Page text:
Tobacco

There are signs that transgender people could serve openly in the United States military within the next year.
The U.S. Army / Flickr Creative Commons

A report from the Department of Defense says more service members are being diagnosed with eating disorders.

The stresses of combat and the military's physical requirements have driven some troops to anorexic and bulimic behaviors. Some of them say the military offers little help, and many do not report their conditions. 

Host Frank Stasio talks with KUOW military reporter Patricia Murphy about her reporting as part of the American Homefront Project.

The Army's first ever "Health of the Force" report found that about a third of all soldiers use tobacco, and many have other health issues that affect their performance.

A picture of a man using an e-cigarette.
www.vaping360.com / Vaping3650/Flickr

The number of underage teens who smoke cigarettes has dropped since regulators began imposing stiff advertising restrictions in the 1970s. But a new report from the Centers for Disease Control says the number of young people who say they're exposed to ads for electronic cigarettes has skyrocketed.

A cigarette in an ashtray.
Tomasz Sienicki / Wikipedia

Nicotine is about as addictive as heroin. It is also about as hard to kick, according to Dr. James Davis of the Duke Center for Smoking Cessation.

His organization is participating in the Race To Quit, NC campaign this week to raise awareness about the dangers of smoking, and to point smokers to resources.

A picture of a flooded New Jersey pumpkin patch.
Jackie / Wikipedia

The worst of the stormy weather has passed. But Brian Long of the North Carolina Department of Agriculture and Consumer Services says the trouble is still ahead for farmers.

"Unfortunately, the impacts are on some of the crops that are major for North Carolina: Peanuts, sweet potatoes, cotton, tobacco, soybeans, in particular. And then you think about farmers, such as pumpkin farmers, that this is the time of year when their crop is in demand, and we're hearing some reports of pumpkins, you know, actually just floating in water in fields."

A picture of a pack of Newport cigarettes.
Officer / Wikipedia

Reynolds American and the Lorillard Tobacco Company are expected to approve a $27.4 billion buyout at shareholders' meetings later this month. The move is part of a new generation of smoking where rolled cigarettes are giving way to e-cigarettes, raising the question of whether tobacco will actually be a part of Tobacco Road in the future. Host Frank Stasio talks with Richard Craver, reporter for the Winston-Salem Journal, and Andrew Brod, economics professor at UNC-Greensboro, about the evolution of the tobacco industry in North Carolina.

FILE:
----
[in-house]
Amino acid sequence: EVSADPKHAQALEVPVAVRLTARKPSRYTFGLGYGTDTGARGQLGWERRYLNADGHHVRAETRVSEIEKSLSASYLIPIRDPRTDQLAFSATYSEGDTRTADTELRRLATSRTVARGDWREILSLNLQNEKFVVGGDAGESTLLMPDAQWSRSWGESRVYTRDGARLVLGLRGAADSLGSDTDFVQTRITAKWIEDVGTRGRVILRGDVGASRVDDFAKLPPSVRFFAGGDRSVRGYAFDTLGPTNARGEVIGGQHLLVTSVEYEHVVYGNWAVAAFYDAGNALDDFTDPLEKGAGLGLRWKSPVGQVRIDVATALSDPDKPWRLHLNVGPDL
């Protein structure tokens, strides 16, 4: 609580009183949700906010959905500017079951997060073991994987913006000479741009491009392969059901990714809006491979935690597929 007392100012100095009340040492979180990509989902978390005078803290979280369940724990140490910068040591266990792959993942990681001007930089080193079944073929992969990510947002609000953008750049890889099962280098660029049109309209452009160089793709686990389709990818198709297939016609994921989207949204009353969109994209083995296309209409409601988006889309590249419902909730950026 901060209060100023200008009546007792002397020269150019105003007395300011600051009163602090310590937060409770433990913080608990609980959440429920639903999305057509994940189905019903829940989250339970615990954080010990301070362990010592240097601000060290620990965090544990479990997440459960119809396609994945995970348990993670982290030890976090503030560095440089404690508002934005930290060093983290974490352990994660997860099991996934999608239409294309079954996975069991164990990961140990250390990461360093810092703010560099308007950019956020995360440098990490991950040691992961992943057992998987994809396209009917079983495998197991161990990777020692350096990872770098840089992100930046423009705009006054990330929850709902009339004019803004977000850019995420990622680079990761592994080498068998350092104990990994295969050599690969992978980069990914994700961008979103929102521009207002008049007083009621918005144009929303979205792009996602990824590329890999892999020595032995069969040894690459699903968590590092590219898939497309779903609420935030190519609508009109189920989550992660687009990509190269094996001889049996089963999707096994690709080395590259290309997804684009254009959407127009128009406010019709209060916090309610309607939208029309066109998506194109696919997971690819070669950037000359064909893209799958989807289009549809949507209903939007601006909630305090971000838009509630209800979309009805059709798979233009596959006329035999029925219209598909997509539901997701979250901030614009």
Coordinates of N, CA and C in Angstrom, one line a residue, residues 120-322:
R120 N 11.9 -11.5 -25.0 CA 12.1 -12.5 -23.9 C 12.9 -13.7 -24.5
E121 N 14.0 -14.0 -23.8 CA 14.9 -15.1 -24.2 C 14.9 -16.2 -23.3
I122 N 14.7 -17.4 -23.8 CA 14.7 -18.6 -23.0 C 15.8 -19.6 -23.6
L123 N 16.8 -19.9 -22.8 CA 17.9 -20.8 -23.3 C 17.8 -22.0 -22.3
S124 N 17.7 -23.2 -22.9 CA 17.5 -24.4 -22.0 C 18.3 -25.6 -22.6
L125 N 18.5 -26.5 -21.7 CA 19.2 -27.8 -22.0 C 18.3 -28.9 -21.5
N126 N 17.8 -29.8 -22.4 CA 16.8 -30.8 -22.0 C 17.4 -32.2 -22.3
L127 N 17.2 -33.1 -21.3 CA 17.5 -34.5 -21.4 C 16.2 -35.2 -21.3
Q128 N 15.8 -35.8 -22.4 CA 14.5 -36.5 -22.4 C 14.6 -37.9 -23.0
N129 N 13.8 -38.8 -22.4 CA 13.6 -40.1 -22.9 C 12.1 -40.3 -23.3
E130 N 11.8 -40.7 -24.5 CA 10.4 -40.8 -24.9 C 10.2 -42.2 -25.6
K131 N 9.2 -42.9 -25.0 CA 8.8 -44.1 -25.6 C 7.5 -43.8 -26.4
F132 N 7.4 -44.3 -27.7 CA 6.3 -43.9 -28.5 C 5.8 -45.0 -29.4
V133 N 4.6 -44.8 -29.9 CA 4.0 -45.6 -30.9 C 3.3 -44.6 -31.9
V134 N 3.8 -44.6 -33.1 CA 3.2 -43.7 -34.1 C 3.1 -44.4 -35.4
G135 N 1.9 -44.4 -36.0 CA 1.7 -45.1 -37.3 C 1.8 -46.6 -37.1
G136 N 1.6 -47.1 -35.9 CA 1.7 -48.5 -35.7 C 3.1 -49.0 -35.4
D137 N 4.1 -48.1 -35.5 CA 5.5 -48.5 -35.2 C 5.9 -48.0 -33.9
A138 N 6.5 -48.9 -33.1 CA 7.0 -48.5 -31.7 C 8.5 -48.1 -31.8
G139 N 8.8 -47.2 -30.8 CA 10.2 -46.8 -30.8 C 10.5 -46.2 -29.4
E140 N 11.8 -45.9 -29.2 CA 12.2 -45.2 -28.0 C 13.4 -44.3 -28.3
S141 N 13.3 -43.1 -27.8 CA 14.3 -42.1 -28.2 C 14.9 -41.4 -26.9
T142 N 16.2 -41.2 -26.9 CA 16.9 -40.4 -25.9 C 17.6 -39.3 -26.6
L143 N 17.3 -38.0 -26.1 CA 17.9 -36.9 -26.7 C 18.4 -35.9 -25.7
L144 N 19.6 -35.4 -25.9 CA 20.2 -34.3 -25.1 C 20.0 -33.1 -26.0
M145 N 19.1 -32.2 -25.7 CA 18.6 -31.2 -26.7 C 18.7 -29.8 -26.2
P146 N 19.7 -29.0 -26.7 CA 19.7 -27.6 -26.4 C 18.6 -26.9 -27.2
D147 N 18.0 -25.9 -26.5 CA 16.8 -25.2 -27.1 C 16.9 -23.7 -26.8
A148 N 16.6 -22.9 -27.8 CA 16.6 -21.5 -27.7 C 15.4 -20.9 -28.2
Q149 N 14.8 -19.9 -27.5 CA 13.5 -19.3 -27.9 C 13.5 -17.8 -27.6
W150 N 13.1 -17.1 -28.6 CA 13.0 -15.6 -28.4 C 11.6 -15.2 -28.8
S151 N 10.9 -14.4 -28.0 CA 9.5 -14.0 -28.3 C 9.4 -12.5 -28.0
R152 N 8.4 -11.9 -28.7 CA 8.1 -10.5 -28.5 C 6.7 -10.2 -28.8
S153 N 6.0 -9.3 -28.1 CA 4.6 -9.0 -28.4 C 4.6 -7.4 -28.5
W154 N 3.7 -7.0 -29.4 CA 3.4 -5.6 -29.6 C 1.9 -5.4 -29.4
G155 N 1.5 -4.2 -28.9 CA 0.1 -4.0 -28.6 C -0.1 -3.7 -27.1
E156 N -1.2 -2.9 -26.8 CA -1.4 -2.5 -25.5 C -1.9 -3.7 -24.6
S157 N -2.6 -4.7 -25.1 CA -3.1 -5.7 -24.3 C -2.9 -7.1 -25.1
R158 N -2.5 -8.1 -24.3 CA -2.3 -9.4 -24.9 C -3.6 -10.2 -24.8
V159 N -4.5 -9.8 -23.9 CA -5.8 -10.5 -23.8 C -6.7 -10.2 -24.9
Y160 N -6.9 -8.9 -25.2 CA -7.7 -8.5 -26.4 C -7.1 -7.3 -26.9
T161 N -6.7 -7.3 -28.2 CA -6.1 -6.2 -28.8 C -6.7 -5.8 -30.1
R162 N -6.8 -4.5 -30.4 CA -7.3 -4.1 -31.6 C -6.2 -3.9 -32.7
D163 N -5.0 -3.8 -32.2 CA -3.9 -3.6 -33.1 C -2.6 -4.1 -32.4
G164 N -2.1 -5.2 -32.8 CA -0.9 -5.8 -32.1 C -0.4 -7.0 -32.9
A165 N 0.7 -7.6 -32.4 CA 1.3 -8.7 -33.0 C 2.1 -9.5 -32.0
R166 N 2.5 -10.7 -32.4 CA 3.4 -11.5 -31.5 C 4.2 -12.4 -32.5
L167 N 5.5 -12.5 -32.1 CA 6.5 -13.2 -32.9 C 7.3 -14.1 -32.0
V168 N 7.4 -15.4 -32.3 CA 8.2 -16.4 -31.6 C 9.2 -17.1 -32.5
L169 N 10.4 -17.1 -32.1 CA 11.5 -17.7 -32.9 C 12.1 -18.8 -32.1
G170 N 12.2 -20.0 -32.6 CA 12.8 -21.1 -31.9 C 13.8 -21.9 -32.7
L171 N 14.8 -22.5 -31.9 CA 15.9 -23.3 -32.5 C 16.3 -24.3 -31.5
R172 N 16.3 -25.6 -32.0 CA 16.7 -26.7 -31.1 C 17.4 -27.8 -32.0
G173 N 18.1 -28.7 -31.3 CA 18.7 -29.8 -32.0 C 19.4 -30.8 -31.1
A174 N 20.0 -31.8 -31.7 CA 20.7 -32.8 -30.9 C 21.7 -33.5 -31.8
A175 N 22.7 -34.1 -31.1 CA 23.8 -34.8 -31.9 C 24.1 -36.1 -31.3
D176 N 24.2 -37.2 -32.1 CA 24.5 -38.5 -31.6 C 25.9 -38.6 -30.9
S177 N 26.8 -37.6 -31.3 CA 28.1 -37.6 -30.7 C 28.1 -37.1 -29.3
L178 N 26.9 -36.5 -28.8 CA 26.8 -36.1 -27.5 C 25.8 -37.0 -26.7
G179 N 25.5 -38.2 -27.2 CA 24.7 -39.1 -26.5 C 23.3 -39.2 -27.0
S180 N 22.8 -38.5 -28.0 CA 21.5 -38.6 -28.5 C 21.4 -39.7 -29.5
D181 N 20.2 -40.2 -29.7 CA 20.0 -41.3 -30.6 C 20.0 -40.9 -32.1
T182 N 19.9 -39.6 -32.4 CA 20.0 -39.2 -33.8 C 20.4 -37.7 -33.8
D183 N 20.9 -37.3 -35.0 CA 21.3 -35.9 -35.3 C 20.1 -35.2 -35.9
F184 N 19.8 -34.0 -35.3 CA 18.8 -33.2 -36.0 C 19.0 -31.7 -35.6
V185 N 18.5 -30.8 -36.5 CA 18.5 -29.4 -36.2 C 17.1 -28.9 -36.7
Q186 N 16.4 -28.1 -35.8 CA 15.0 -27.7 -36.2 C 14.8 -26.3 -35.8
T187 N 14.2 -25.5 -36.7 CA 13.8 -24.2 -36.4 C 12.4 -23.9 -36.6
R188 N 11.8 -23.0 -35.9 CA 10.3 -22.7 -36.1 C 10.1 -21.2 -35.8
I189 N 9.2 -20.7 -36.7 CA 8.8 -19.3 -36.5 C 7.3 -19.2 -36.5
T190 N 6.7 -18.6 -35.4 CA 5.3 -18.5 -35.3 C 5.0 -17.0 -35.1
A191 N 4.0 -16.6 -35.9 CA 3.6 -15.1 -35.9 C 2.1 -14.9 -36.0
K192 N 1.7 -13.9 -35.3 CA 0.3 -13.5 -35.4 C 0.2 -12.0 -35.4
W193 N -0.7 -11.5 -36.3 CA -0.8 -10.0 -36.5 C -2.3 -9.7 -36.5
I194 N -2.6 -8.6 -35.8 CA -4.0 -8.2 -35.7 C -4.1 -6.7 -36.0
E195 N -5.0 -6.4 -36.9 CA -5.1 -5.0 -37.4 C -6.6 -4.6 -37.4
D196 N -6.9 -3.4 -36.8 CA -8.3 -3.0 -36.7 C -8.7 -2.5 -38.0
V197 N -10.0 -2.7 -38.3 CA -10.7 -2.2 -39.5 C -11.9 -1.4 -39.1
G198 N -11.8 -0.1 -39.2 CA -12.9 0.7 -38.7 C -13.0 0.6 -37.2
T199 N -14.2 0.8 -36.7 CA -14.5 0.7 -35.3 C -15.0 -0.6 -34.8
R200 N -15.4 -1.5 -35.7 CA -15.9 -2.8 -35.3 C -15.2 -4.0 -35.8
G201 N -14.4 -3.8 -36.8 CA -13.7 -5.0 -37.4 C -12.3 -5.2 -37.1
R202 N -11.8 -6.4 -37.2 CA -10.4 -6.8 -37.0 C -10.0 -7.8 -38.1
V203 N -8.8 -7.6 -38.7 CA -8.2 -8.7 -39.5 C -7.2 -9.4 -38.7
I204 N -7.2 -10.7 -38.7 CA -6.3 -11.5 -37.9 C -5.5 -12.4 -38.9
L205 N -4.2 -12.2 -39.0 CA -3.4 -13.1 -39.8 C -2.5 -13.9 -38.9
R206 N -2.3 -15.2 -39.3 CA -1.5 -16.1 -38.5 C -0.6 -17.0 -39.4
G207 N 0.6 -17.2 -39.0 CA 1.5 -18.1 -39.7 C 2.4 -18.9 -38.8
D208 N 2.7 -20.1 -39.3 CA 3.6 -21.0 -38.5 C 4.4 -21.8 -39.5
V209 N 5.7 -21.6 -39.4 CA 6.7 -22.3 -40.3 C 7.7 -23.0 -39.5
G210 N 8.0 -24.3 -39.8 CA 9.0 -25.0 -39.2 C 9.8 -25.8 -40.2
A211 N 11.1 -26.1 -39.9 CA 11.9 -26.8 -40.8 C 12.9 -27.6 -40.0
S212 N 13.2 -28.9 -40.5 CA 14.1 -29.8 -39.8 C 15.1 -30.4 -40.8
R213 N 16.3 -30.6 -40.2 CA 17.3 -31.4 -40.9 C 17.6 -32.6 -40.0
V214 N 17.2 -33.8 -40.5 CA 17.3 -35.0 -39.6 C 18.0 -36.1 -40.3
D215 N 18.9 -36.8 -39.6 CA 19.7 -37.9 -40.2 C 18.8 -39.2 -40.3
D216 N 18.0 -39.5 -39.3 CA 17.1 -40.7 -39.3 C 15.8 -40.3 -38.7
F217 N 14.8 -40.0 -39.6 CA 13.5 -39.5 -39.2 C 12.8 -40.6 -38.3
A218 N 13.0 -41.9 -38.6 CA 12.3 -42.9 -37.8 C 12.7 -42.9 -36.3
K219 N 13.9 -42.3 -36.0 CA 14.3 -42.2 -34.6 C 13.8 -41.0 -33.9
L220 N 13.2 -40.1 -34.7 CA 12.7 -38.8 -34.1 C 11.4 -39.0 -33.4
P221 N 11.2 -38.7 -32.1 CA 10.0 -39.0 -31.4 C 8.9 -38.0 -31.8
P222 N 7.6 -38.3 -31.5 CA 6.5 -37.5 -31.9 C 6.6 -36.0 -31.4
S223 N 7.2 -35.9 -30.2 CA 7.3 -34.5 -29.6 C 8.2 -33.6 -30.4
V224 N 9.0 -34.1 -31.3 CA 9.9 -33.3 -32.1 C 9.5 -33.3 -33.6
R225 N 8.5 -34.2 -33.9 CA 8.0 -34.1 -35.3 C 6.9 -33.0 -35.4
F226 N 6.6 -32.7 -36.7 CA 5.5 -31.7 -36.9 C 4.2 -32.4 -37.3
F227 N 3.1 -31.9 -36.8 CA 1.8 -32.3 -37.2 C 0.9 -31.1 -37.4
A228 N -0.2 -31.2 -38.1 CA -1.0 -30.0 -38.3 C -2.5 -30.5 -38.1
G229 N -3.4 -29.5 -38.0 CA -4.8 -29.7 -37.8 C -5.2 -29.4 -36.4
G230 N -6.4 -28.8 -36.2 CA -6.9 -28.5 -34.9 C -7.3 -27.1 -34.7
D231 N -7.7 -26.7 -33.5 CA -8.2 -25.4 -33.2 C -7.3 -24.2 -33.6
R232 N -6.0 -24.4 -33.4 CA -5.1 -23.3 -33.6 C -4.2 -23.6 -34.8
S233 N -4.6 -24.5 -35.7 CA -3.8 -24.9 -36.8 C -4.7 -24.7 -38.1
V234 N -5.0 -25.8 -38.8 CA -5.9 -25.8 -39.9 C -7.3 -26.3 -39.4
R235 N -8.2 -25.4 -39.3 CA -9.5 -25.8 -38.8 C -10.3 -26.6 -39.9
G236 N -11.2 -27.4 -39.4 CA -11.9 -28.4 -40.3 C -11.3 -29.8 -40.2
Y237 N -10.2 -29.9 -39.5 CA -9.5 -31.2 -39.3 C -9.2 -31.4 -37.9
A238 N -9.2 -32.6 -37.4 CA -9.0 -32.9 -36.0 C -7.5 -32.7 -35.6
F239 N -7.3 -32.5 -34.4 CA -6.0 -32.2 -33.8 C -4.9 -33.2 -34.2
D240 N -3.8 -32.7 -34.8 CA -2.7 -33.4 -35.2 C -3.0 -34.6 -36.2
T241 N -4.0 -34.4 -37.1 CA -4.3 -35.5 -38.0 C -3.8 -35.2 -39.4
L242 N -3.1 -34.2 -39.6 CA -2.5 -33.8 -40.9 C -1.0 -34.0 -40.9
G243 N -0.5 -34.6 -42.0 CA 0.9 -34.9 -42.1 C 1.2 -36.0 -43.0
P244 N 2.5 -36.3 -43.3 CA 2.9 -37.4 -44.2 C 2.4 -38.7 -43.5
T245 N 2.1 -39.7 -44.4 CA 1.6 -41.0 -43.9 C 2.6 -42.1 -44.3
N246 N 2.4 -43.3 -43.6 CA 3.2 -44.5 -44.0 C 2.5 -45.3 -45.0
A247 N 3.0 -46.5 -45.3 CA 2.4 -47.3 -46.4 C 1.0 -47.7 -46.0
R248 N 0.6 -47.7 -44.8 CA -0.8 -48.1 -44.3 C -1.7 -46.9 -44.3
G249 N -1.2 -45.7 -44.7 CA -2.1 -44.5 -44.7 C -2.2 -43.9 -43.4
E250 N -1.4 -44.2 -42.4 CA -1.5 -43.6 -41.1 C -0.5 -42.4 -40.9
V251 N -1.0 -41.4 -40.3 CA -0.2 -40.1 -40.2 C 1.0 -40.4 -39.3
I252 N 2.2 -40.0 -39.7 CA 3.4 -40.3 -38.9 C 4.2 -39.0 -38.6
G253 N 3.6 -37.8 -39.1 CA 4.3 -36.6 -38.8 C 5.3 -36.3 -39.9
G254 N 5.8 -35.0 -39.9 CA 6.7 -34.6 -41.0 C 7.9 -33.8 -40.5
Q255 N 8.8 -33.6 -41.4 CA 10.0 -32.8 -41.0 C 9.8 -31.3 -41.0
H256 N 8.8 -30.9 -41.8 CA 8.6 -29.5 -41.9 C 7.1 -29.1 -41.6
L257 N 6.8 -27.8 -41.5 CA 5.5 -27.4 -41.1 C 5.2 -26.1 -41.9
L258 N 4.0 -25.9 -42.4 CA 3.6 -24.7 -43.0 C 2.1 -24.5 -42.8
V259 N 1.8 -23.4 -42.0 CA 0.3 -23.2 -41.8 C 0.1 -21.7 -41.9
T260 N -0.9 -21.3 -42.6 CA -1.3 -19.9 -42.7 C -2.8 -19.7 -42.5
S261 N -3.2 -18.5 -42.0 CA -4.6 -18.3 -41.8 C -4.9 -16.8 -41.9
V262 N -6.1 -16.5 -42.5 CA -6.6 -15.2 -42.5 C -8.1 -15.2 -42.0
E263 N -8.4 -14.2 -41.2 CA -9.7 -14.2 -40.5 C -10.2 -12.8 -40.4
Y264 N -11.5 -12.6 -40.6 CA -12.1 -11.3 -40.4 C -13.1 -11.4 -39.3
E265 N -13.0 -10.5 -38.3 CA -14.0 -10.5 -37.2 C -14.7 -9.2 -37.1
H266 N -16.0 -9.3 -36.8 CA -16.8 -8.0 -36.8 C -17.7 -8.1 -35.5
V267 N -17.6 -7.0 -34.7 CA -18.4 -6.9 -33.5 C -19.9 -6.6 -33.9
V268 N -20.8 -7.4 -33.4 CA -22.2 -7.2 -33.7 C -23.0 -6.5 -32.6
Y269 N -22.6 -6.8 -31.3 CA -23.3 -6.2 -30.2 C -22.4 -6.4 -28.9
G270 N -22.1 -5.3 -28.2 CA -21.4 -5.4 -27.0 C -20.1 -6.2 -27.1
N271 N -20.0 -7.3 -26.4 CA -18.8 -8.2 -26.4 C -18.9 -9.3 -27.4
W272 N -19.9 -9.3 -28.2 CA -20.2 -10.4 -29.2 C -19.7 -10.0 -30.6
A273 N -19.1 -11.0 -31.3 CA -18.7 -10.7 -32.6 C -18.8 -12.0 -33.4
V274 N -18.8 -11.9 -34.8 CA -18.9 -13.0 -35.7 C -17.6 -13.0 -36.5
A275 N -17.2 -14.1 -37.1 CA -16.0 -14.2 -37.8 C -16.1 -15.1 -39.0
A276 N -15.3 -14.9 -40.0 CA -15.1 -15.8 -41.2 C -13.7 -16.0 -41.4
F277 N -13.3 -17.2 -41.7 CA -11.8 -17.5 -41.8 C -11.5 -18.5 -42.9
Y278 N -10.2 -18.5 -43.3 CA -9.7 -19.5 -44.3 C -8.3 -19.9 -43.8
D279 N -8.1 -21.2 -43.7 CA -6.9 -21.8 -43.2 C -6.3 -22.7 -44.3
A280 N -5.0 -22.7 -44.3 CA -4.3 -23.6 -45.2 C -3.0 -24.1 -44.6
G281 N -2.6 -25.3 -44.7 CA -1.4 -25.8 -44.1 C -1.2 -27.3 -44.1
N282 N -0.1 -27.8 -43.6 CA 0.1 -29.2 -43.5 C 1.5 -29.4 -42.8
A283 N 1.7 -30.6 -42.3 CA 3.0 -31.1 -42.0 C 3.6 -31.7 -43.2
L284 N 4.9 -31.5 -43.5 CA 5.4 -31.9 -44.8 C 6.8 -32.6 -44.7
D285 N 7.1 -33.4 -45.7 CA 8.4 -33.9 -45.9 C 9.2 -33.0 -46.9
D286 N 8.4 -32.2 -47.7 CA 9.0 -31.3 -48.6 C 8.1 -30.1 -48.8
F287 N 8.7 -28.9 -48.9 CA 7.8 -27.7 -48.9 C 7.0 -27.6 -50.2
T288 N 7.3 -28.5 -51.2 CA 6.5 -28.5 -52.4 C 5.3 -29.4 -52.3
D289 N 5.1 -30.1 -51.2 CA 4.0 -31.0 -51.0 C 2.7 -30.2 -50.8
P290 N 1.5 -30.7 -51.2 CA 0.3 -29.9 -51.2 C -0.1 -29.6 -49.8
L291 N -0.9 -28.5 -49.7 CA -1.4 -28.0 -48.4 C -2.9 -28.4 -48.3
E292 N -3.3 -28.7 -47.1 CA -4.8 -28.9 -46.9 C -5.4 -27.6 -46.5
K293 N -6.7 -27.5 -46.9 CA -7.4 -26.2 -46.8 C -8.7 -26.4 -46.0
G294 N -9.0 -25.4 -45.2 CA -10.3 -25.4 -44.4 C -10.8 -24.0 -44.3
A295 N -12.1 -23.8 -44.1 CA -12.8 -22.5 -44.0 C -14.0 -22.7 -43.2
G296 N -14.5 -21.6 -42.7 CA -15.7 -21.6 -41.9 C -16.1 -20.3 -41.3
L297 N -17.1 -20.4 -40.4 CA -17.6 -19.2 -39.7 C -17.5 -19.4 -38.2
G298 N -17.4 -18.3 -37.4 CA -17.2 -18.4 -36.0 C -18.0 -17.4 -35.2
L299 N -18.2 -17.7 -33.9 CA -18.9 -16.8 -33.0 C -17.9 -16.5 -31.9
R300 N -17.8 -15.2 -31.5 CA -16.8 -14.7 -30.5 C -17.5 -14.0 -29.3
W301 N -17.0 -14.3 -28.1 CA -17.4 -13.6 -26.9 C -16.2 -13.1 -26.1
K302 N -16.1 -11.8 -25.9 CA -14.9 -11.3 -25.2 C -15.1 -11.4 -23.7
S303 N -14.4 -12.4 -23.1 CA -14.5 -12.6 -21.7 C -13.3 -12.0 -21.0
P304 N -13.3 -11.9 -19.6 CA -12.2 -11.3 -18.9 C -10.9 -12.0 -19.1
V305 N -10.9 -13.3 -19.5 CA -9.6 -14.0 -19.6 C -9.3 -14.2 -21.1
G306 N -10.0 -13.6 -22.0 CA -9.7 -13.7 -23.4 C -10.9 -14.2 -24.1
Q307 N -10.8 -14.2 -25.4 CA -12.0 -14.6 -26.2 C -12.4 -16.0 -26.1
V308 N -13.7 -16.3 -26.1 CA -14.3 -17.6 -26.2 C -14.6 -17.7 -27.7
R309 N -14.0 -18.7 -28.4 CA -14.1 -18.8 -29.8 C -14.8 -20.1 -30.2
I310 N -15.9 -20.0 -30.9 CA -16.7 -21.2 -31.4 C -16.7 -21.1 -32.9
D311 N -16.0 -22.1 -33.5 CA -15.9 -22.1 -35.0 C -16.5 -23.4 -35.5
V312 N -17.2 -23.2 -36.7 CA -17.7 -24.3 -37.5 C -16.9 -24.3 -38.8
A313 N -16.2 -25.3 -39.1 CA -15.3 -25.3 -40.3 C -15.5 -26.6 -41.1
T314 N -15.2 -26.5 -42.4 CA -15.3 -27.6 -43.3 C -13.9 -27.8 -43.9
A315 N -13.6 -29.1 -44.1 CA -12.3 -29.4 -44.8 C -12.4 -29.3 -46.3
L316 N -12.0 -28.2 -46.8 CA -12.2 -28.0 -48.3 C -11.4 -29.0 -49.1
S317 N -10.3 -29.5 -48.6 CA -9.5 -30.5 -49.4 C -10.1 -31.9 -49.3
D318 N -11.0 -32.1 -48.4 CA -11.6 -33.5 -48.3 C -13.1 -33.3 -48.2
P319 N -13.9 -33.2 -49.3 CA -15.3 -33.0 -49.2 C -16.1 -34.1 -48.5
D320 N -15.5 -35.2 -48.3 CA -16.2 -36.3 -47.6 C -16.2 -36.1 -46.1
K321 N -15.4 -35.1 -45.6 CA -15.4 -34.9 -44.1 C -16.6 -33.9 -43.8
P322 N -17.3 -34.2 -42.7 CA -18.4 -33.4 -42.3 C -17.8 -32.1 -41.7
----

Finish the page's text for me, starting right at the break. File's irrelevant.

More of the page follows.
Frank Stasio talked live with Congressman Howard Coble 12/16/2014.
Ivan Saul Cutler / Governor Morehead Forum for Economic Development

  At 83, Congressman Howard Coble is retiring and leaving Capitol Hill after 30 years. 

Stanley Hughes
Leoneda Inge

The federal tobacco buyout program has officially ended.  The last of the tobacco buyout checks are being distributed this month.

The program, officially known as the Tobacco Transition Payment Program (TTPP),  was started to help farmers transition from the Depression-era quota system to the free market. 

North Carolina has fared pretty well during the transition:

A package of Zonnic gum
cigarettesreporter.com

It might seem counterintuitive: a tobacco giant jumping into the pharmaceutical market. But with the national launch of Zonnic, Reynolds American thinks it can redefine an area typically controlled by drug companies.

Zonnic is Reynolds's nicotine gum. It sells for cheaper than other nicotine gums, and comes with the marketing muscle of the company responsible for Camel and Pall Mall. Reynolds has been testing Zonnic for two years in Iowa and Nebraska, and has determined its time to go national.

For decades, ten of thousands of workers walked in to the American Tobacco Company in Durham each day.  This is the story of one of those who stayed the longest.  Annie Lou Andrews is 92 years old. She is the second woman to work in a supervisory role at American Tobacco. She says her first day in leadership, you could feel the tension; the office was quiet enough to hear a pin drop. "I thought, 'uh-oh,'" she says. She spoke with Phoebe Judge.

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